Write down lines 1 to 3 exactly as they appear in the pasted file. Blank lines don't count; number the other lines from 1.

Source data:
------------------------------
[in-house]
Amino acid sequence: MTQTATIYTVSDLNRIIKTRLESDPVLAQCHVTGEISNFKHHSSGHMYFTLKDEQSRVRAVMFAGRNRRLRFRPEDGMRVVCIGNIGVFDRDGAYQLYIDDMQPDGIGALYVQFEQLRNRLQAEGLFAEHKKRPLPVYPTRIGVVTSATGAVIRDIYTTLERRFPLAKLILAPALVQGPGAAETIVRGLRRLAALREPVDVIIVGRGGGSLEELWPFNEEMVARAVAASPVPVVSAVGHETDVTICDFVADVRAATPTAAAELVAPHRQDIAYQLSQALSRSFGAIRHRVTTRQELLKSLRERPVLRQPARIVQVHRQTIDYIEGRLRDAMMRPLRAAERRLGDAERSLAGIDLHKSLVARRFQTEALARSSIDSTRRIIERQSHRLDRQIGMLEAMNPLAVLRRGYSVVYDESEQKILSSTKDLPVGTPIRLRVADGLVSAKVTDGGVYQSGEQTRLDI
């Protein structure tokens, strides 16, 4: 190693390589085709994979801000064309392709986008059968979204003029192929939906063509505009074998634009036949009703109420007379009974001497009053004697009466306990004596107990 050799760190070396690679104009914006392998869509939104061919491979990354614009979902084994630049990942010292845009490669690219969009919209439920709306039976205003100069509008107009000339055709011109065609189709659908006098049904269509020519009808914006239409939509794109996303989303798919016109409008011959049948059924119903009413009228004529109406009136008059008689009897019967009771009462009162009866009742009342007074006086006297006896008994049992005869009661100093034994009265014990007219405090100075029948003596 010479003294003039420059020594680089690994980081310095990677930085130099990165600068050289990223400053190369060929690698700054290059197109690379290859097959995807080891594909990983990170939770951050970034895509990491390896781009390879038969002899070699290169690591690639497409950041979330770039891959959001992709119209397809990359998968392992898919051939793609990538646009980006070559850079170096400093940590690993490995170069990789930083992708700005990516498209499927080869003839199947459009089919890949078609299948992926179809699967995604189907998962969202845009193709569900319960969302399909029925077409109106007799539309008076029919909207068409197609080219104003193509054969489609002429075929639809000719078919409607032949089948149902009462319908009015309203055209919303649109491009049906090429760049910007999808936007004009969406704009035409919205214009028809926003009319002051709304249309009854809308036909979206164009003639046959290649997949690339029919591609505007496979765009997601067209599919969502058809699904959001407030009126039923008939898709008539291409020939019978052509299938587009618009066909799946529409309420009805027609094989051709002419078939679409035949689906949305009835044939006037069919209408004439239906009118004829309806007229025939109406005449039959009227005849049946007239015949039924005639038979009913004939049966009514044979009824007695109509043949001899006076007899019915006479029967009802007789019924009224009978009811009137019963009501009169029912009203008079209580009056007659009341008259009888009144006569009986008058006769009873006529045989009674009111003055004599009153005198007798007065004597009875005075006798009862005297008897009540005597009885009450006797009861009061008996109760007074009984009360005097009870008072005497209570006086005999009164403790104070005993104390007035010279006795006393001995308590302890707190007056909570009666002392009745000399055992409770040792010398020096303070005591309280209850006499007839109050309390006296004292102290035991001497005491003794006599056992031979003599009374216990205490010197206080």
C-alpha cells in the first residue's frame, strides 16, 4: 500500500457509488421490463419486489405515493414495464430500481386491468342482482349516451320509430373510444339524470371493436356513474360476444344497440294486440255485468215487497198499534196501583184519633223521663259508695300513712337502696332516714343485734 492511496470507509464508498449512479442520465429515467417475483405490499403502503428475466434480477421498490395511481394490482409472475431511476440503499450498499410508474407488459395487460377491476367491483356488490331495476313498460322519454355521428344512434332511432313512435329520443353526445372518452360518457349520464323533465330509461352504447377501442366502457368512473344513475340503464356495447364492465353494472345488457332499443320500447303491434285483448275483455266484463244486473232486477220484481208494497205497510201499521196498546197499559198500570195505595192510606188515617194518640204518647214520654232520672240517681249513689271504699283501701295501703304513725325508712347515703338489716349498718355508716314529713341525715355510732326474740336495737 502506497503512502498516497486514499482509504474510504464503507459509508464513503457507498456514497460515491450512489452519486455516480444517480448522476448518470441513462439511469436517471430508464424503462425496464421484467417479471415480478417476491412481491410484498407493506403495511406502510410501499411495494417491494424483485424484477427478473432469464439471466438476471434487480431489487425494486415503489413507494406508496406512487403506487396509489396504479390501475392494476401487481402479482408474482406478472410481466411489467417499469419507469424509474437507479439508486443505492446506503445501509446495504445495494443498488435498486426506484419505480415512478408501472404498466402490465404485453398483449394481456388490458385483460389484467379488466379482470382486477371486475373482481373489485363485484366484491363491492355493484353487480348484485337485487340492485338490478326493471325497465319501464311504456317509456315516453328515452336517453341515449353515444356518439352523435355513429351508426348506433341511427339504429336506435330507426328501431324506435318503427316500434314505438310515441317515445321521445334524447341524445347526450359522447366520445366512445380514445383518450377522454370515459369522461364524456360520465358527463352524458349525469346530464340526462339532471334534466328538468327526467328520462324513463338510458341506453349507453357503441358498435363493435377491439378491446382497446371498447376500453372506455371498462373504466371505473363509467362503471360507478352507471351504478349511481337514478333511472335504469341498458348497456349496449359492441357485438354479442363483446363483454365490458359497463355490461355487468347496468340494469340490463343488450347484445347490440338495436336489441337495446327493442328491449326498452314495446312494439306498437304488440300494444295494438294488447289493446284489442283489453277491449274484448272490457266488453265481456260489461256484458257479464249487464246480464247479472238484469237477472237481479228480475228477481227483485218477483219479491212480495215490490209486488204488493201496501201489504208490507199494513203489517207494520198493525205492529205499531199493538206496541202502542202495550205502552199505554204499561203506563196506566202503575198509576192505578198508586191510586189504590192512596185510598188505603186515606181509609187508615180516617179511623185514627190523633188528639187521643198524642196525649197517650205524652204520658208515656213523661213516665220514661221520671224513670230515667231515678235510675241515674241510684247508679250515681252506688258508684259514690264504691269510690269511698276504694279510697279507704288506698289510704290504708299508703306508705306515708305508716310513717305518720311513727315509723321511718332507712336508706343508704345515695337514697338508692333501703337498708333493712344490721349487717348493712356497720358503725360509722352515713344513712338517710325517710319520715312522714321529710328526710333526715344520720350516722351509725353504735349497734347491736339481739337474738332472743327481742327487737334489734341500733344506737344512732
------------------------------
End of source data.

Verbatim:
[in-house]
Amino acid sequence: MTQTATIYTVSDLNRIIKTRLESDPVLAQCHVTGEISNFKHHSSGHMYFTLKDEQSRVRAVMFAGRNRRLRFRPEDGMRVVCIGNIGVFDRDGAYQLYIDDMQPDGIGALYVQFEQLRNRLQAEGLFAEHKKRPLPVYPTRIGVVTSATGAVIRDIYTTLERRFPLAKLILAPALVQGPGAAETIVRGLRRLAALREPVDVIIVGRGGGSLEELWPFNEEMVARAVAASPVPVVSAVGHETDVTICDFVADVRAATPTAAAELVAPHRQDIAYQLSQALSRSFGAIRHRVTTRQELLKSLRERPVLRQPARIVQVHRQTIDYIEGRLRDAMMRPLRAAERRLGDAERSLAGIDLHKSLVARRFQTEALARSSIDSTRRIIERQSHRLDRQIGMLEAMNPLAVLRRGYSVVYDESEQKILSSTKDLPVGTPIRLRVADGLVSAKVTDGGVYQSGEQTRLDI
């Protein structure tokens, strides 16, 4: 190693390589085709994979801000064309392709986008059968979204003029192929939906063509505009074998634009036949009703109420007379009974001497009053004697009466306990004596107990 050799760190070396690679104009914006392998869509939104061919491979990354614009979902084994630049990942010292845009490669690219969009919209439920709306039976205003100069509008107009000339055709011109065609189709659908006098049904269509020519009808914006239409939509794109996303989303798919016109409008011959049948059924119903009413009228004529109406009136008059008689009897019967009771009462009162009866009742009342007074006086006297006896008994049992005869009661100093034994009265014990007219405090100075029948003596 010479003294003039420059020594680089690994980081310095990677930085130099990165600068050289990223400053190369060929690698700054290059197109690379290859097959995807080891594909990983990170939770951050970034895509990491390896781009390879038969002899070699290169690591690639497409950041979330770039891959959001992709119209397809990359998968392992898919051939793609990538646009980006070559850079170096400093940590690993490995170069990789930083992708700005990516498209499927080869003839199947459009089919890949078609299948992926179809699967995604189907998962969202845009193709569900319960969302399909029925077409109106007799539309008076029919909207068409197609080219104003193509054969489609002429075929639809000719078919409607032949089948149902009462319908009015309203055209919303649109491009049906090429760049910007999808936007004009969406704009035409919205214009028809926003009319002051709304249309009854809308036909979206164009003639046959290649997949690339029919591609505007496979765009997601067209599919969502058809699904959001407030009126039923008939898709008539291409020939019978052509299938587009618009066909799946529409309420009805027609094989051709002419078939679409035949689906949305009835044939006037069919209408004439239906009118004829309806007229025939109406005449039959009227005849049946007239015949039924005639038979009913004939049966009514044979009824007695109509043949001899006076007899019915006479029967009802007789019924009224009978009811009137019963009501009169029912009203008079209580009056007659009341008259009888009144006569009986008058006769009873006529045989009674009111003055004599009153005198007798007065004597009875005075006798009862005297008897009540005597009885009450006797009861009061008996109760007074009984009360005097009870008072005497209570006086005999009164403790104070005993104390007035010279006795006393001995308590302890707190007056909570009666002392009745000399055992409770040792010398020096303070005591309280209850006499007839109050309390006296004292102290035991001497005491003794006599056992031979003599009374216990205490010197206080």